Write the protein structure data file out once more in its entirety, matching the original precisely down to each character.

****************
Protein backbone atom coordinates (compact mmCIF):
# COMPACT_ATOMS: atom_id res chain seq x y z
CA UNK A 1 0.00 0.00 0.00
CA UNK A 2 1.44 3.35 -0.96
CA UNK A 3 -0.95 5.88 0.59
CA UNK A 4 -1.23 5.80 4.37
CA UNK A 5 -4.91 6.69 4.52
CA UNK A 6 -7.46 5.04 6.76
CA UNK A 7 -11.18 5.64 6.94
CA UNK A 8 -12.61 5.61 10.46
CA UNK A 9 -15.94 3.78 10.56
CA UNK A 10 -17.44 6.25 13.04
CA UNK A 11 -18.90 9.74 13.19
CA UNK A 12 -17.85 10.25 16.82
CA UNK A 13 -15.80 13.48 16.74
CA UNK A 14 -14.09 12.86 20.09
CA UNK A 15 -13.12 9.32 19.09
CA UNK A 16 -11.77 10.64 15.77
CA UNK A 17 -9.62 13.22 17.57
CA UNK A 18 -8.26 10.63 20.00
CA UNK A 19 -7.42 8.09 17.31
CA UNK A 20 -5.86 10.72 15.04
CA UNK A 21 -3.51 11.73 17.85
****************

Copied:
Protein backbone atom coordinates (compact mmCIF):
# COMPACT_ATOMS: atom_id res chain seq x y z
CA UNK A 1 0.00 0.00 0.00
CA UNK A 2 1.44 3.35 -0.96
CA UNK A 3 -0.95 5.88 0.59
CA UNK A 4 -1.23 5.80 4.37
CA UNK A 5 -4.91 6.69 4.52
CA UNK A 6 -7.46 5.04 6.76
CA UNK A 7 -11.18 5.64 6.94
CA UNK A 8 -12.61 5.61 10.46
CA UNK A 9 -15.94 3.78 10.56
CA UNK A 10 -17.44 6.25 13.04
CA UNK A 11 -18.90 9.74 13.19
CA UNK A 12 -17.85 10.25 16.82
CA UNK A 13 -15.80 13.48 16.74
CA UNK A 14 -14.09 12.86 20.09
CA UNK A 15 -13.12 9.32 19.09
CA UNK A 16 -11.77 10.64 15.77
CA UNK A 17 -9.62 13.22 17.57
CA UNK A 18 -8.26 10.63 20.00
CA UNK A 19 -7.42 8.09 17.31
CA UNK A 20 -5.86 10.72 15.04
CA UNK A 21 -3.51 11.73 17.85